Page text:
The subliminal message to corporate bosses, though, was this: “If you run into trouble with the EU, we’ve got your back.” This message may even have reached Beijing. At any rate, it’s intriguing to learn that – just at the time the US and the EU are thinking about cracking down on TikTok (whose owner ByteDance, coincidentally, has a base in Dublin) – the Irish government is welcoming Chinese-owned companies such as the popular e-commerce apps Temu and Shein, as well as tech corporation Huawei.

It may live to regret this, but for now isn’t it trebles all round? Only up to a point. On the one hand, the influx of foreign capital to Ireland has been transformative. Tax revenues from the resident tech companies have, on paper, made the country rich. The government has money coming out of its ears: it’s predicted to have a surplus of €65.2bn by 2027.

On the other hand, Ireland faces some challenging problems. Corporate wealth, for example, has done to Dublin what Silicon Valley did to San Francisco – transformed a once livable city into an insanely unaffordable metropolis. There’s a massive shortage of affordable housing and an associated homelessness crisis: nearly 12,000 people in emergency accommodation and average monthly rents of €1,468; plus a creaking public health service (accompanied by glossy, expensive private healthcare).

And it’s the only country in Europe with a population explosion on its hands: current demographic trends suggest that the republic, whose population was 4.7 million in 2016, will have somewhere in the region of 5.5 million to 6.7 million people by 2051 and that by the end of this century there will be 10 million people living on the island of Ireland as a whole.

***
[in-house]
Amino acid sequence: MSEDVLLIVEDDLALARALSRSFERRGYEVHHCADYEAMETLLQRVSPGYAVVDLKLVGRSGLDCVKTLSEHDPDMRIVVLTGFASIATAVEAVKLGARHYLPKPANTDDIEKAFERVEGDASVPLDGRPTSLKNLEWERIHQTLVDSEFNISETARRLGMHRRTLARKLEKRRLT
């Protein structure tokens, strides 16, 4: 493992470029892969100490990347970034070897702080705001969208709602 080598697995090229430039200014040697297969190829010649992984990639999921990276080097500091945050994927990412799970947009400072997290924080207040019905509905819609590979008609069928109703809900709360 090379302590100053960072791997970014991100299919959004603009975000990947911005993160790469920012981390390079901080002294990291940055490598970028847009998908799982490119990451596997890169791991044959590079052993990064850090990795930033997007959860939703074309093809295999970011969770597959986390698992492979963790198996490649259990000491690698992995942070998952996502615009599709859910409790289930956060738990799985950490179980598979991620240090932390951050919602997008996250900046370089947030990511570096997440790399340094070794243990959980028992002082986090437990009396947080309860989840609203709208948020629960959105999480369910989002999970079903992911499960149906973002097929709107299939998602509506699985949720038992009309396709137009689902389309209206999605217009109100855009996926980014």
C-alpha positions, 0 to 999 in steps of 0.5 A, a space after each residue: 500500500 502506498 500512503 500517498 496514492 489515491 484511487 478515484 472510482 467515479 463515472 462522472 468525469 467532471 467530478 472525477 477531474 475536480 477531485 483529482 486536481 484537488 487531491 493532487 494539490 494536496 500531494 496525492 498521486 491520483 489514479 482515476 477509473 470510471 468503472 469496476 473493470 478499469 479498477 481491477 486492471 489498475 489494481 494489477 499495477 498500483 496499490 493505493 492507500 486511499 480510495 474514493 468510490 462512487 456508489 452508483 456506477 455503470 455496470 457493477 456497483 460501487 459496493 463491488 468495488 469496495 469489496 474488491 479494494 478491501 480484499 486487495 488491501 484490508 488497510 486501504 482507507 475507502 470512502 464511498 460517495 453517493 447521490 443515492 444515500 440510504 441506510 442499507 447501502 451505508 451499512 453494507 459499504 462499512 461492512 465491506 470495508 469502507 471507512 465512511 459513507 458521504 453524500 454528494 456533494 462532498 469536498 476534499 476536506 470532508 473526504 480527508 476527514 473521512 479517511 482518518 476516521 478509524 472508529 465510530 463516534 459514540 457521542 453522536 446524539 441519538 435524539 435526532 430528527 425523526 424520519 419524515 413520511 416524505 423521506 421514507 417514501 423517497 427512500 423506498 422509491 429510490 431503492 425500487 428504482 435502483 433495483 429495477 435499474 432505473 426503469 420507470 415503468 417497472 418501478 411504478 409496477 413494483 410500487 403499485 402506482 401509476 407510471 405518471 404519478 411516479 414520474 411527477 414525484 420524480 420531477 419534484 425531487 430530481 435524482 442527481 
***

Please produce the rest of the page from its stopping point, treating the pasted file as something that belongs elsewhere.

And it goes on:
So here’s the paradox. Whitaker’s strategy has a produced a society apparently richer than his wildest dreams, with tax revenues big enough to build all the affordable houses the country needs, fund a world-class public health system, construct a mass-transit network that releases its capital city from gridlock, electrify everything – and more. And yet it’s governed by a coalition that appears unable to peer beyond the next election. Maybe it’s true that we get the governments we deserve.

What I’ve been reading

Games with frontiers
A terrific essay by Bruce Schneier is How the “Frontier” Became the Slogan of Uncontrolled AI.

Talking point
The Salvo, Vol 5 features a transcript of a fascinating interview by Gavin Jacobson of the New Statesman with the celebrated French economist Thomas Piketty.

Head in the cloud
The Staggering Ecological Impacts of Computation and the Cloud details what the anthropologist Steven Gonzalez Monserrate learned while working in huge datacentres.